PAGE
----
LONDON (Reuters Life!) - London is just as congested with cars as it was five years ago before the introduction of the world’s biggest traffic charging scheme.
Transport for London (TfL), the company that runs the British capital’s transport system, said traffic levels had fallen significantly since the Congestion Charge was introduced in January 2003.
But that had not eased problems for London’s motorists crawling their way through the city’s streets, which remain clogged by roadworks and other measures designed to help pedestrians, buses and cyclists.
“I have always thought that the Congestion Charge is a blunt instrument,” said London Mayor Boris Johnson.
“It has proved successful in cutting traffic coming into London but on its own has not resolved the problem of congestion.”
The London scheme has won admirers from around the world by helping to slash the number of vehicles entering the city during the weekday, with U.S. and European cities now considering similar plans.
With a few exceptions, such as taxi drivers and motorcyclists, all motorists have to pay a charge of 8 pounds ($15.65) to drive through much of central London.
Its success led to the charging area being significantly extended in 2007, raising 137 million pounds last year alone for transport improvements.
However, the charge has always been controversial, with businesses and shop owners saying it has damaged their trade.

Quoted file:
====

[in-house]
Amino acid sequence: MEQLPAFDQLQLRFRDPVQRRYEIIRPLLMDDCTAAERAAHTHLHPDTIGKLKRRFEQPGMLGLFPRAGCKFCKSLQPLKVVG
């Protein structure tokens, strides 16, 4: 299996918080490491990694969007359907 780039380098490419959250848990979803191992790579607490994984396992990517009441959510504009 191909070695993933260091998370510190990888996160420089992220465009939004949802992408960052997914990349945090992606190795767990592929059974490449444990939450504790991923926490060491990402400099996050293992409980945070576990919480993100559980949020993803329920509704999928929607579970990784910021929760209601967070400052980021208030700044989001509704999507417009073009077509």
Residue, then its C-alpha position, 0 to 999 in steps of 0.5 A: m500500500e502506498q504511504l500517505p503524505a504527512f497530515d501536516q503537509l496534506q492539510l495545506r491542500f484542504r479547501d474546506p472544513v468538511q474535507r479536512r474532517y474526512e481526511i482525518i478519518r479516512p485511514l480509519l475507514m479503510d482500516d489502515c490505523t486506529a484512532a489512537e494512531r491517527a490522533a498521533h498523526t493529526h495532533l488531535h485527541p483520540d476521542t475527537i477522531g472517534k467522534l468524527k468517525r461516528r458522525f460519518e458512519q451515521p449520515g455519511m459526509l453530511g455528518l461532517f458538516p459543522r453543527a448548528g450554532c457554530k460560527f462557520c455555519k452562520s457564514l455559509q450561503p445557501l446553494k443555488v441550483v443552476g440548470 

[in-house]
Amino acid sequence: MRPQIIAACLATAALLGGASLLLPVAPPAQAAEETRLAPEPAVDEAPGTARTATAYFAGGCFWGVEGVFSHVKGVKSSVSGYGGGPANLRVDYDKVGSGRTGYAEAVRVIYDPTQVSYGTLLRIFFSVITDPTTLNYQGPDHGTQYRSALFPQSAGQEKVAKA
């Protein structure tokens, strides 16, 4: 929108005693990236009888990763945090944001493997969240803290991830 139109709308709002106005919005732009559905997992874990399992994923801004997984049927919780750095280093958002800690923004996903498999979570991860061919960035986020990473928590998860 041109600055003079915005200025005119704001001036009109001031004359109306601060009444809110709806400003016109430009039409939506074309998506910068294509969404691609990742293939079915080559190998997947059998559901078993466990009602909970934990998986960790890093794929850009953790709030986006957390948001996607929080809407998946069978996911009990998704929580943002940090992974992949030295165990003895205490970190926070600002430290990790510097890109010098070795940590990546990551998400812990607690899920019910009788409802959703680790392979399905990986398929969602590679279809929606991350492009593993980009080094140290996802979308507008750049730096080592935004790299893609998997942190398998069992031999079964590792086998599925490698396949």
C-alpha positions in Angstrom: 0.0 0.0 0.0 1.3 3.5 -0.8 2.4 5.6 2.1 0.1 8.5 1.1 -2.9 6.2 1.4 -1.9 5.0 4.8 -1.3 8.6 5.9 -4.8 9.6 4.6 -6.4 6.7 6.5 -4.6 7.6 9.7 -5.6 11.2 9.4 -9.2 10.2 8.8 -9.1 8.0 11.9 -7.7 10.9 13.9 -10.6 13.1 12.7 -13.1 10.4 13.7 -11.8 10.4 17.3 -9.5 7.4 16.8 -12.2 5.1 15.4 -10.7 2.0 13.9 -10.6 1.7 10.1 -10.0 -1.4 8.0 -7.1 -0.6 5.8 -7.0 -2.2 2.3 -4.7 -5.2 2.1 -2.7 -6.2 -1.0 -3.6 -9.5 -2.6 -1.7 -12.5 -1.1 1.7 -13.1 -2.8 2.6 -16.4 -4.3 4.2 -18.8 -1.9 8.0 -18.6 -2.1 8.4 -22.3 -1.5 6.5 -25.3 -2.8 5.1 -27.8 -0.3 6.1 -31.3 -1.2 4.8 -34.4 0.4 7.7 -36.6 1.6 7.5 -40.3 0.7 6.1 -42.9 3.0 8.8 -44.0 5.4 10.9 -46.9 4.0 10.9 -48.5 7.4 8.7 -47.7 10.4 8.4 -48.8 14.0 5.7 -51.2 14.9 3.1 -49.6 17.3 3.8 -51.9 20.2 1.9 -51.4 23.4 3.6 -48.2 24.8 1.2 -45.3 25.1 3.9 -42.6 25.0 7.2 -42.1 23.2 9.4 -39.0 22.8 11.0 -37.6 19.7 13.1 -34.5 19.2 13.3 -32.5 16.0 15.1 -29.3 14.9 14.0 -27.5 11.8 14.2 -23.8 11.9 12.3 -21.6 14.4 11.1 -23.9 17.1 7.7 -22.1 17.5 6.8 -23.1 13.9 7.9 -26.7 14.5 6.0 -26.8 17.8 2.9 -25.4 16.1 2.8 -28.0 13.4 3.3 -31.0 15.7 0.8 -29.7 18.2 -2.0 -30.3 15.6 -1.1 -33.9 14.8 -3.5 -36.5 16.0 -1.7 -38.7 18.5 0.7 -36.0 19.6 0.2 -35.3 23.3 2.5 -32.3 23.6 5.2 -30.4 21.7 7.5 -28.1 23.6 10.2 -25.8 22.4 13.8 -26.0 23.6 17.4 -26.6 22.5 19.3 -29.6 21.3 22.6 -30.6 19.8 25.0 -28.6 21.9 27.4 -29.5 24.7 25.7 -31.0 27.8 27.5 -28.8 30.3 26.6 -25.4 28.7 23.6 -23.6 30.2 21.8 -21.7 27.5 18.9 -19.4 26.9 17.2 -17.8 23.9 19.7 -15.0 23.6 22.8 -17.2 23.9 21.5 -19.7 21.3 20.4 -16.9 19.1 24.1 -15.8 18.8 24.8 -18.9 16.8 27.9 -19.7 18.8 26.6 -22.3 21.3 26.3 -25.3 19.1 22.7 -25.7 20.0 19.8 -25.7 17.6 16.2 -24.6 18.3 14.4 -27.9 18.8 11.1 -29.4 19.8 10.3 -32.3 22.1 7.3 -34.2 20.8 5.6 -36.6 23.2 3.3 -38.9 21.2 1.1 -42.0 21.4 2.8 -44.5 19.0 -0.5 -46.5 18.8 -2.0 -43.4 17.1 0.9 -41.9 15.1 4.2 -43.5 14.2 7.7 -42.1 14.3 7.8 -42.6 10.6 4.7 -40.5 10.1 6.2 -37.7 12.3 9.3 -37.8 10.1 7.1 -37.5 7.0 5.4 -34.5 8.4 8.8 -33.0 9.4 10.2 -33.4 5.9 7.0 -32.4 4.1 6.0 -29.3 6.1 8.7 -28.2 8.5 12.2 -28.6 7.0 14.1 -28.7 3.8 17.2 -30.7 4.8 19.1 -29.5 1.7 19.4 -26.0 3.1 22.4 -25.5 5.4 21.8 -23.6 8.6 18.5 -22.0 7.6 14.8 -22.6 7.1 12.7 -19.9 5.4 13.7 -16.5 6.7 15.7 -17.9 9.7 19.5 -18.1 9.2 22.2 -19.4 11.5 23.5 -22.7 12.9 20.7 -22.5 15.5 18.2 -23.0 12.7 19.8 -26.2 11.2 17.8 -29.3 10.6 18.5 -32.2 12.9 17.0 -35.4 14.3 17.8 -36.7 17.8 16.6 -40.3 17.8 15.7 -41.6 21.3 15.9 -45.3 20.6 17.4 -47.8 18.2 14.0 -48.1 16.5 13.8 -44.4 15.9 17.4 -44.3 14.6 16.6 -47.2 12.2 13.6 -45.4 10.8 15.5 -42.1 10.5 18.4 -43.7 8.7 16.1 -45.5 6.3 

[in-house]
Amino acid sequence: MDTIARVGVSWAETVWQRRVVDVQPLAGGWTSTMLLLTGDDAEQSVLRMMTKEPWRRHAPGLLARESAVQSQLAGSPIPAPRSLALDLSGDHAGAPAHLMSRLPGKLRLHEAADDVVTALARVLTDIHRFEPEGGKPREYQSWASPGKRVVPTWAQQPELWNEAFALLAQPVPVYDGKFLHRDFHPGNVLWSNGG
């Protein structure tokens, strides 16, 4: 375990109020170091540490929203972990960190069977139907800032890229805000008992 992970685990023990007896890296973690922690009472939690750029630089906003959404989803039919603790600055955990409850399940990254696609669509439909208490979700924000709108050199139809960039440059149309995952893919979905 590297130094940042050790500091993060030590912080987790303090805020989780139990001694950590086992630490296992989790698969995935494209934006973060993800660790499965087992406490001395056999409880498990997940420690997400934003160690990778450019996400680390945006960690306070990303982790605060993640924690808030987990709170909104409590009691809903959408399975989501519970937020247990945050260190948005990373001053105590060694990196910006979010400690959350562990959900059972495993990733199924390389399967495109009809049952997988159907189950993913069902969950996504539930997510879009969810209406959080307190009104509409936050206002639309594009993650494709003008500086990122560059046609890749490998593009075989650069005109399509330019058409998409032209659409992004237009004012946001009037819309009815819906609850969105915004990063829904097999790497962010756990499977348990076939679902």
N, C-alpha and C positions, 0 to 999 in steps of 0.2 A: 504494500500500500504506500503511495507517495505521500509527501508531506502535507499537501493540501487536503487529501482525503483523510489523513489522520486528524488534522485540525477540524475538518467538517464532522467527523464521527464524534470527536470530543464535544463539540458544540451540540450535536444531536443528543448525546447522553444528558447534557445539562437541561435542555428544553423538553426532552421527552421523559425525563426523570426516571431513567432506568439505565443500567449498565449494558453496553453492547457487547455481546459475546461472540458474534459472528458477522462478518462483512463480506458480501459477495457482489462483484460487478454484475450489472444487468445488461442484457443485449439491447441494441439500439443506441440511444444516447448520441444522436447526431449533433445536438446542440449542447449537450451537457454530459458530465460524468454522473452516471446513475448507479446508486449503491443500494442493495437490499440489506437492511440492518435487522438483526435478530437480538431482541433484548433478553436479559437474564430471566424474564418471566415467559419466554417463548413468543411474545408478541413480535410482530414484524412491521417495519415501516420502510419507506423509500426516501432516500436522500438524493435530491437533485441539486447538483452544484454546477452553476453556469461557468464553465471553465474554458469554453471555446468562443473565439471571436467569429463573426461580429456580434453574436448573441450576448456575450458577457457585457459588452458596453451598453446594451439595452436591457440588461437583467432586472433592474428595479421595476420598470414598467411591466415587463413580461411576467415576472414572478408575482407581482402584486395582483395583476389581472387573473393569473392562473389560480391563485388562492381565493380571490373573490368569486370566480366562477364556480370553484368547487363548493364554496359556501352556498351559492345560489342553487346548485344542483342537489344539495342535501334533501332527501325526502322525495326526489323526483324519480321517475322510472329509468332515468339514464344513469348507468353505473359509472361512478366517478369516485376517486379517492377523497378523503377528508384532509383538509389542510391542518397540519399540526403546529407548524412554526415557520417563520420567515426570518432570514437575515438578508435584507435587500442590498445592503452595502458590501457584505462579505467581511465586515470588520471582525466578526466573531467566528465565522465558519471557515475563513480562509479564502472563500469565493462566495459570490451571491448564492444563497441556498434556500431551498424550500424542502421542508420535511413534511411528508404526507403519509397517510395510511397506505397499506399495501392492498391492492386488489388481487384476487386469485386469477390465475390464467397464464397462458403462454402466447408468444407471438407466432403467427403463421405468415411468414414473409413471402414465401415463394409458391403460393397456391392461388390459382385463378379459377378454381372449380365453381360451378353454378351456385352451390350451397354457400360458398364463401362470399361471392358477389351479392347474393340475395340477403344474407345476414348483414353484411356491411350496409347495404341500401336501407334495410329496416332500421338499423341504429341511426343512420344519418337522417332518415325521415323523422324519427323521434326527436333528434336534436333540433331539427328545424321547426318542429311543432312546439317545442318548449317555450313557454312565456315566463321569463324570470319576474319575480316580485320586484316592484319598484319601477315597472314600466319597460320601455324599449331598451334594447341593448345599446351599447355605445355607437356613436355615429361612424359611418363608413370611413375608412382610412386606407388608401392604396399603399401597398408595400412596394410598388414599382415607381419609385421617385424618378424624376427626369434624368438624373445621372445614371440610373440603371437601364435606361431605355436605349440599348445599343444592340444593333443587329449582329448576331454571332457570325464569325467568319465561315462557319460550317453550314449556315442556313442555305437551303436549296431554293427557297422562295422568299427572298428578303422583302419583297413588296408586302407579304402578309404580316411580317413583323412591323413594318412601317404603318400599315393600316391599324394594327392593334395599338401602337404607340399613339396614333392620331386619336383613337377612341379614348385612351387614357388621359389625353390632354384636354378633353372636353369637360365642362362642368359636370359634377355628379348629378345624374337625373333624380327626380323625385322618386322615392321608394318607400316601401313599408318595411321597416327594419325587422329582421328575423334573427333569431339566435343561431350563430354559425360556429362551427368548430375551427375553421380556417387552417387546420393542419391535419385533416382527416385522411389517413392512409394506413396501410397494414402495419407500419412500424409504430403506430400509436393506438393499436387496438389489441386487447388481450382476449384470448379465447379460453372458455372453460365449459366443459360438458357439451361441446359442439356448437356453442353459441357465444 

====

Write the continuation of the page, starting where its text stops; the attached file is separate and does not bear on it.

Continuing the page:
Former Mayor Ken Livingstone had planned to raise the charge for large gas-guzzling vehicles, while allowing smaller fuel-efficient cars to enter for free. But Johnson, who took over in May, has already scrapped that idea saying it would have worsened the situation.
He said he was now working with TfL on a “comprehensive approach” to ease the congestion problem.
According to TfL’s report, 70,000 fewer cars entered the original charging zone every day, a fall of 21 percent from pre-2003, with 30,000 fewer in the western extension.
But problems with traffic lights, measures to help other road users and street works carried out by utility companies meant the city was just as crowded as in pre-charge days.
“Without the Congestion Charge the traffic problems in London would be much worse,” said Malcolm Murray-Clark, TfL’s Managing Planning Director.
“However, as a result of other interventions such as utility and construction works, the reduction in road space has had a detrimental impact on congestion levels and is slowing traffic down.”
Editing by Paul Casciato